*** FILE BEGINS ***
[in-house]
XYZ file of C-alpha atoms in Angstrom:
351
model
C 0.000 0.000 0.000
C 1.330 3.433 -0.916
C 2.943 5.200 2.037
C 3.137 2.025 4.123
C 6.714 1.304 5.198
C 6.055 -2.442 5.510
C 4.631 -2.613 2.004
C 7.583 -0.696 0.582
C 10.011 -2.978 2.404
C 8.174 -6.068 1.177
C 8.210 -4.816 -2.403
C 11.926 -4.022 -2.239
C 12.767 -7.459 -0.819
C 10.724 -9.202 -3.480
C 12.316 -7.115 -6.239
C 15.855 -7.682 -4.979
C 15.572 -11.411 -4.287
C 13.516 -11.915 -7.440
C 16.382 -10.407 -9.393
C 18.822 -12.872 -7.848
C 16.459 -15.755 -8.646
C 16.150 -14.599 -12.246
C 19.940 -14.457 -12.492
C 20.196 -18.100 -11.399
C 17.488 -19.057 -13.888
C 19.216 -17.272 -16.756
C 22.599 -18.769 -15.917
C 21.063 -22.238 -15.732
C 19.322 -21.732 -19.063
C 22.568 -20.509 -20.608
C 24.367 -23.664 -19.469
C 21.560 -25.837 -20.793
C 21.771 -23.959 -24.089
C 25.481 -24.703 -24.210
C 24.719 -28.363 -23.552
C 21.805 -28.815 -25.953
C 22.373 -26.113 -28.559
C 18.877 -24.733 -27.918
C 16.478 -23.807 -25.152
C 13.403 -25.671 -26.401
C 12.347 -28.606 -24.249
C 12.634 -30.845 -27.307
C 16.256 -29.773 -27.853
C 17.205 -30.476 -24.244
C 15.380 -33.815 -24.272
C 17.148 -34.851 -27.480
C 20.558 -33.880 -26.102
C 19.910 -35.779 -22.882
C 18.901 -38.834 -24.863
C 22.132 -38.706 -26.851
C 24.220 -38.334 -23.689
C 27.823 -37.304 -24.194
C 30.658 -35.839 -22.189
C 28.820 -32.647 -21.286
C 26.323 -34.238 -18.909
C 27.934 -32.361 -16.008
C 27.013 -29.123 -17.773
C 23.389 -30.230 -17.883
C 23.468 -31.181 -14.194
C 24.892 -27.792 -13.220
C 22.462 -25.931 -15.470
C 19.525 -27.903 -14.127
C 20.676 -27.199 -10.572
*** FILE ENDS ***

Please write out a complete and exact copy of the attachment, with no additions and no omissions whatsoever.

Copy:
[in-house]
XYZ file of C-alpha atoms in Angstrom:
351
model
C 0.000 0.000 0.000
C 1.330 3.433 -0.916
C 2.943 5.200 2.037
C 3.137 2.025 4.123
C 6.714 1.304 5.198
C 6.055 -2.442 5.510
C 4.631 -2.613 2.004
C 7.583 -0.696 0.582
C 10.011 -2.978 2.404
C 8.174 -6.068 1.177
C 8.210 -4.816 -2.403
C 11.926 -4.022 -2.239
C 12.767 -7.459 -0.819
C 10.724 -9.202 -3.480
C 12.316 -7.115 -6.239
C 15.855 -7.682 -4.979
C 15.572 -11.411 -4.287
C 13.516 -11.915 -7.440
C 16.382 -10.407 -9.393
C 18.822 -12.872 -7.848
C 16.459 -15.755 -8.646
C 16.150 -14.599 -12.246
C 19.940 -14.457 -12.492
C 20.196 -18.100 -11.399
C 17.488 -19.057 -13.888
C 19.216 -17.272 -16.756
C 22.599 -18.769 -15.917
C 21.063 -22.238 -15.732
C 19.322 -21.732 -19.063
C 22.568 -20.509 -20.608
C 24.367 -23.664 -19.469
C 21.560 -25.837 -20.793
C 21.771 -23.959 -24.089
C 25.481 -24.703 -24.210
C 24.719 -28.363 -23.552
C 21.805 -28.815 -25.953
C 22.373 -26.113 -28.559
C 18.877 -24.733 -27.918
C 16.478 -23.807 -25.152
C 13.403 -25.671 -26.401
C 12.347 -28.606 -24.249
C 12.634 -30.845 -27.307
C 16.256 -29.773 -27.853
C 17.205 -30.476 -24.244
C 15.380 -33.815 -24.272
C 17.148 -34.851 -27.480
C 20.558 -33.880 -26.102
C 19.910 -35.779 -22.882
C 18.901 -38.834 -24.863
C 22.132 -38.706 -26.851
C 24.220 -38.334 -23.689
C 27.823 -37.304 -24.194
C 30.658 -35.839 -22.189
C 28.820 -32.647 -21.286
C 26.323 -34.238 -18.909
C 27.934 -32.361 -16.008
C 27.013 -29.123 -17.773
C 23.389 -30.230 -17.883
C 23.468 -31.181 -14.194
C 24.892 -27.792 -13.220
C 22.462 -25.931 -15.470
C 19.525 -27.903 -14.127
C 20.676 -27.199 -10.572